Brant Bjork of Vista Chino Talks Bassist Troubles, Drumming Legends, and Lawsuits

Categories: Interview

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Vista Chino
If legendary Palm Desert band Kyuss stands a cornerstone of the downtuned stoner-rock movement that emerged during the '90s, musician Brant Bjork has earned his place as one of the genre's architects. Besides playing drums on the best albums by Kyuss and Orange County heshers Fu Manchu, he also produced an avalanche of music as a guitarist and songwriter under his own name as well as with the bands Che and Brant Bjork and the Bros.

Fans rejoiced in 2010 when Bjork reunited with original Kyuss singer John Garcia and bassist Nick Oliveri to tour as Kyuss Lives! (Belgian guitarist Bruno Fevery filled the sizeable shoes of Kyuss founder and Queens of the Stone Age leader Josh Homme). But when the group announced plans to record new material under the moniker, Homme and latter-era Kyuss bassist Scott Reader blindsided the band with a lawsuit that eventually forced a name change to Vista Chino. Despite the turmoil of the legal battle and not one but two departures by Oliveri, Vista Chino has emerged triumphant with Peace, a stunning debut album on Napalm Records that lives up to the high standards set by Kyuss. Ahead of Vista Chino's show this Thursday, Sept. 12, at Slim's, Bjork spoke with All Shook Down about the lawsuit, the album recording process, and drafting Corrosion of Conformity bassist Mike Dean into the band.

I read in another interview that you played bass on one song from Peace, which made me wonder how the bassist situation panned out. I know Nick was involved in the initial recording, but what was his contribution as far as songwriting? And if Mike Dean came in to play bass as well, how did that part of the writing and recording process break down?

When we officially started the creative process and were like, 'Okay, we're going to start on our new record,' literally about five days later Josh and Scott filed the lawsuit against us. Of course, it wasn't long after that Nick decided to step out.

John isn't an instrumentalist. He plays a little guitar, but he's mostly interested in melodies and lyrics. At that point, we had a record to do while we were dealing with a federal lawsuit. But it was really just Bruno and I hanging out in the desert and writing songs. So we approached the whole record from that position: just drums and guitars and songs and jamming.

We demoed and tracked many, many songs, just the two of us. We really got into it in terms of jamming and creating and recording. And then we'd pull John in there and he'd listen to some stuff and give his two cents. He'd start seeing what inspired him to go in what direction with what words and what melodies. We tracked the whole thing -- the guitar and drums -- live.

At that time, we'd pulled in a friend of ours to play bass because we still had some Kyuss Lives! commitments in Europe and the Soundwave Festival down in Australia. So our friend [bassist Billy Cordell] came in and took a crack at dropping some bass tracks, but it was immediately clear that it just wasn't working out. I think it was at that point that Nick was back in touch with us. Even though he split, we understood because there was a lot of moving parts when it came to that situation at that particular time.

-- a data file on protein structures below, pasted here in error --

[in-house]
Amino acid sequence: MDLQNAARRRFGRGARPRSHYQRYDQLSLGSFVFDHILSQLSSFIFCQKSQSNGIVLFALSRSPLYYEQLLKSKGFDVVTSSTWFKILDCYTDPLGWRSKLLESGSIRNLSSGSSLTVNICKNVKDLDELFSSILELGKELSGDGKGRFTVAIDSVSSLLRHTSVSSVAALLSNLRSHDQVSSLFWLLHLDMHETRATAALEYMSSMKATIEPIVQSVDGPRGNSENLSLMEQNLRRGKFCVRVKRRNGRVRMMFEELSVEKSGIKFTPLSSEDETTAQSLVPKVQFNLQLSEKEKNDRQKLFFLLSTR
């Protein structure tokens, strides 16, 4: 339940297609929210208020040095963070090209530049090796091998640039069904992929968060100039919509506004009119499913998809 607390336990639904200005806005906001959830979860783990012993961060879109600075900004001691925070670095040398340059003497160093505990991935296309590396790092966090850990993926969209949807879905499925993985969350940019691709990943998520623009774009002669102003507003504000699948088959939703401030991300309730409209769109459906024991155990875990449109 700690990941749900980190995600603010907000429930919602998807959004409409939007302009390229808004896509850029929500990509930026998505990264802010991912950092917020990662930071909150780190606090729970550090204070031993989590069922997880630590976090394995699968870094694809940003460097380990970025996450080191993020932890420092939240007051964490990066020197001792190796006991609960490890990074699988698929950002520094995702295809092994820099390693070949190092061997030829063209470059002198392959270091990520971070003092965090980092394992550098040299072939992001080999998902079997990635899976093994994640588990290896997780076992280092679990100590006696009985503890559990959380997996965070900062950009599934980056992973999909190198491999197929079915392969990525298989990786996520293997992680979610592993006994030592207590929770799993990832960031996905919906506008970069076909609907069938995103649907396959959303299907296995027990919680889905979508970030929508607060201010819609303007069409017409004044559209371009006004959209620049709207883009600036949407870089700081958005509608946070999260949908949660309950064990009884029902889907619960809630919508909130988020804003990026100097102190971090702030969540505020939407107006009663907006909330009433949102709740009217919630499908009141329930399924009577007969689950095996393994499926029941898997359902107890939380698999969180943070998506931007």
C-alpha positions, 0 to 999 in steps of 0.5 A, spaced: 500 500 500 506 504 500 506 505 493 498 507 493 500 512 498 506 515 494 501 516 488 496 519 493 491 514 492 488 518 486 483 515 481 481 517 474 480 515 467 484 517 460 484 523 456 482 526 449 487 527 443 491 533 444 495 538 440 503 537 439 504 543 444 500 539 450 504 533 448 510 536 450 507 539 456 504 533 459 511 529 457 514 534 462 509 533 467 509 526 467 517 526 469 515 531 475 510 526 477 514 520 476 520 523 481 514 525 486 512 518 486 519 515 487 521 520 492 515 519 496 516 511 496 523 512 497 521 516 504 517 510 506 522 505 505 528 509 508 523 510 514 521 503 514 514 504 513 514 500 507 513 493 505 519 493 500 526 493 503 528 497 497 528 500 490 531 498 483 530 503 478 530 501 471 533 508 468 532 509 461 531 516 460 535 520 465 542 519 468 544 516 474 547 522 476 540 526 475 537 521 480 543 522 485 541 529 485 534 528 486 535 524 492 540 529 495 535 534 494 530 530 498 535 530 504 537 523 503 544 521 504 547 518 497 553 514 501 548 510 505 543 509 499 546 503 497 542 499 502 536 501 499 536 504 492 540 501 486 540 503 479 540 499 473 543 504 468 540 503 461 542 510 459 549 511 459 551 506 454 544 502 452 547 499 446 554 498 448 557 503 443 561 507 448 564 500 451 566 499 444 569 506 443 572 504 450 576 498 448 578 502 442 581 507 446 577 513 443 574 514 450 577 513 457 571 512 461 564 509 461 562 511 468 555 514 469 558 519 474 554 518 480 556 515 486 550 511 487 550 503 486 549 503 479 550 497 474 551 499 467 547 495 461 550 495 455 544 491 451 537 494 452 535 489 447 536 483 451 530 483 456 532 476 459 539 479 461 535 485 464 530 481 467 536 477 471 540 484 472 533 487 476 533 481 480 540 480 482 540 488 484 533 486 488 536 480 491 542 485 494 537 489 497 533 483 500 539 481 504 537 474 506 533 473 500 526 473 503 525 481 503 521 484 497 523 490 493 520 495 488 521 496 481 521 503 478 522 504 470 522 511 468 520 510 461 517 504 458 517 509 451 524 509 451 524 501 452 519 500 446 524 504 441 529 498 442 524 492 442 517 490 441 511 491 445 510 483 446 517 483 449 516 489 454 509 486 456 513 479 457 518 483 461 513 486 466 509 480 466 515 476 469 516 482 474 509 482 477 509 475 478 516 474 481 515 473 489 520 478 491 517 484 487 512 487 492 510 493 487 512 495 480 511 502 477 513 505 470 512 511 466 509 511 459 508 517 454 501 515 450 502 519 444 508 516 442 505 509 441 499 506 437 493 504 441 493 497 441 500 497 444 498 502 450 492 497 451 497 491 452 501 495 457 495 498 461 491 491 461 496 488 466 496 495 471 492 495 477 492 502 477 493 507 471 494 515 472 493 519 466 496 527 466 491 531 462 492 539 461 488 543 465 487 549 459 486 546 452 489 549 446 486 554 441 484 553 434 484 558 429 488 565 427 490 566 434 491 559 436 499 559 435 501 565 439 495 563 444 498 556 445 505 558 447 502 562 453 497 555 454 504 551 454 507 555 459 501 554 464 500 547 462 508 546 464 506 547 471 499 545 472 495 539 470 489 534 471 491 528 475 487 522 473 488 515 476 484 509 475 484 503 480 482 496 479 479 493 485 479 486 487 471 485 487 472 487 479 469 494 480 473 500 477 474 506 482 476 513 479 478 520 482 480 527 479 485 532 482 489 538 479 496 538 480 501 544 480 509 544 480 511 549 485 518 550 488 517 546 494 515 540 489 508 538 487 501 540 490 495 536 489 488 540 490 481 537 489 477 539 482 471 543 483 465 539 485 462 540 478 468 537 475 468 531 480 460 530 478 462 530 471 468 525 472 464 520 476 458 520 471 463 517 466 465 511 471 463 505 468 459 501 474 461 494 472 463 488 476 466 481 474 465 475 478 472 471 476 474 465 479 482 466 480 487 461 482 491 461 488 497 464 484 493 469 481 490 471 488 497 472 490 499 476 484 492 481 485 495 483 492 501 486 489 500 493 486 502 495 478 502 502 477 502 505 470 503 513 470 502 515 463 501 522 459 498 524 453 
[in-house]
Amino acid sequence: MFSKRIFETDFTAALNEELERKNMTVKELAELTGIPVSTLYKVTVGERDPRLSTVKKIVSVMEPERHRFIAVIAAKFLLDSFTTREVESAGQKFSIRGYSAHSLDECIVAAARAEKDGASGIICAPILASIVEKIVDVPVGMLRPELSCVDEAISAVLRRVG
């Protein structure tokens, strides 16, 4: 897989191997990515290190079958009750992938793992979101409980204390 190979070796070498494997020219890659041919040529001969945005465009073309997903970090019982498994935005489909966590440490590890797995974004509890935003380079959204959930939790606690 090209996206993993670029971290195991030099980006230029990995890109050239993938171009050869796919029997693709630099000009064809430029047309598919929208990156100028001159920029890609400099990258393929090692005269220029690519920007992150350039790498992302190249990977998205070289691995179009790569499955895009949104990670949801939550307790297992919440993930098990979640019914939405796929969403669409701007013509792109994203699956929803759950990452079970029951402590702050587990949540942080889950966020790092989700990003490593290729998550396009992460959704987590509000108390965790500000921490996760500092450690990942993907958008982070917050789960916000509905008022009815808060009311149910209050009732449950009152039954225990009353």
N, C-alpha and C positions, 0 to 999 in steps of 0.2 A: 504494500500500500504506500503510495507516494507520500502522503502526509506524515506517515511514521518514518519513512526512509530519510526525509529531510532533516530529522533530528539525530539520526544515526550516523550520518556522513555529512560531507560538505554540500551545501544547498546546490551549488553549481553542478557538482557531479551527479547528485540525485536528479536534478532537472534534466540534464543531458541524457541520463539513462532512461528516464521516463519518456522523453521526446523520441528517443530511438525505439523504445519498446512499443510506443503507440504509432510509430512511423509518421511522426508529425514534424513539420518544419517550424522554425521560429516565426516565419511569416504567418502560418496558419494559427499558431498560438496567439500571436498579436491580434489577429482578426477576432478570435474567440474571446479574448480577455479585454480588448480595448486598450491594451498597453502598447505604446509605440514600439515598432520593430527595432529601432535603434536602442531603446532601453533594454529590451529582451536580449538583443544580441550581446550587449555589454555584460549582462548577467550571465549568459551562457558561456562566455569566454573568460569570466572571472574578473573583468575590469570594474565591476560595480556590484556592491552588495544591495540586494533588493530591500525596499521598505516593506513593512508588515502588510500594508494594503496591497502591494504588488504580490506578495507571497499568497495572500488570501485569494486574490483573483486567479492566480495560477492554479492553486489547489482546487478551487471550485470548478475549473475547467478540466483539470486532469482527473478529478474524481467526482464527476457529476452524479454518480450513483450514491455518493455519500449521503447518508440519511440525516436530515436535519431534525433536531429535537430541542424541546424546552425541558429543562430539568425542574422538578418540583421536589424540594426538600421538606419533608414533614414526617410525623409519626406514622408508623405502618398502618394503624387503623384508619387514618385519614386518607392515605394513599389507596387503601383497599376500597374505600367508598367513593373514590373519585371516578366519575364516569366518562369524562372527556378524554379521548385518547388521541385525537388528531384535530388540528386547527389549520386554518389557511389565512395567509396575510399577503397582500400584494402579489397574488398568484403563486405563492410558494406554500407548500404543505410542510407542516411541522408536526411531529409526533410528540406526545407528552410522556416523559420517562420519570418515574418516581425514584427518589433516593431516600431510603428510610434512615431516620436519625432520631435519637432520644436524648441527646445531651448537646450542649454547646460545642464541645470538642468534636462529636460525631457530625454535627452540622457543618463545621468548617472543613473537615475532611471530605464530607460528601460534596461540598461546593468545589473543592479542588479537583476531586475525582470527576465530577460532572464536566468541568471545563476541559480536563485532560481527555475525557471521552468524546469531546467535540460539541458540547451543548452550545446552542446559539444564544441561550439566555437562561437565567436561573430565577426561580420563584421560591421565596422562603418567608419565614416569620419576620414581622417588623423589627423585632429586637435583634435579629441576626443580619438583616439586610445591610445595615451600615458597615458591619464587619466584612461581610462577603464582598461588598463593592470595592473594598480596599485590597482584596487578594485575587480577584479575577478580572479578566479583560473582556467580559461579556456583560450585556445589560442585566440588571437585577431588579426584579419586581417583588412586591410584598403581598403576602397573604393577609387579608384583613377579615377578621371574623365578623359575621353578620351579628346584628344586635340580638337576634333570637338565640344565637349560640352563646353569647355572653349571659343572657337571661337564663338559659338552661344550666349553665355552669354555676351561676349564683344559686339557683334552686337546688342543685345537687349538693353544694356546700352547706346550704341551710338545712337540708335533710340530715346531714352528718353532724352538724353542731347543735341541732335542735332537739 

So there were no hard feelings there, and Nick was excited to come back and rejoin the group and start dropping tracks on the record. Which he did, and it sounded fantastic, of course. And everything was groovy, and then Nick ran into some more problems with his personal life and he wasn't able to come with us down to Australia. At that point, I pulled Mike Dean in. There were two or three tracks left on the record that Nick didn't get an opportunity to play bass on, so Mike played on one track and I think I played on two or three. That's kind of how it worked out.

Was Mike Dean the first guy who came to mind as far as stepping in for Nick?

Yeah, 100 percent. I've known Nick my whole life. I played Little League baseball with Nick; that's how far back we go. I love Nick. He's like a brother and he's an amazing bass player, really. He's got such an explosively rad personality, I think sometimes people forget how awesome he truly is on his instrument. And Scott Reeder is an exceptional bass player as well. But to be honest, my favorite bass player since I was young, back in the punk rock days, was always Mike Dean. I always loved him and always thought he had a really cool style and was a real groovy bass player.

So when Nick wasn't able to go with us to Australia and things started to get all shook up again, I'll tell you man, I was just really at the end of my rope with bass players [laughs]. Bass players have made the last two years of my life very complicated at best. So I said 'You know what? I'm just going to shoot for the moon.' I've known Mike for years and I finally just gave him a call. Within a week, he was out in the desert and we were working on the set to go down to Australia. He's been with us ever since, man.

In some ways, he kind of like the reward for all the BS that we've had to go through. He's one of the coolest guys I've ever worked with. He's super, super grounded; he's got overwhelmingly large amounts of positive energy, which is certainly something we're down with and need. And most importantly, the music right now -- the chemistry of the band live -- is getting super, super deluxe.

So right now, we're in a situation where if it's not broke, don't fix it. The schedules are jibing with Corrosion of Conformity, because we certainly don't want to cause any problems there. COC is a great band. Right now everything is good. Mike is committed to support the record, so we're just going to go out there and go rock.


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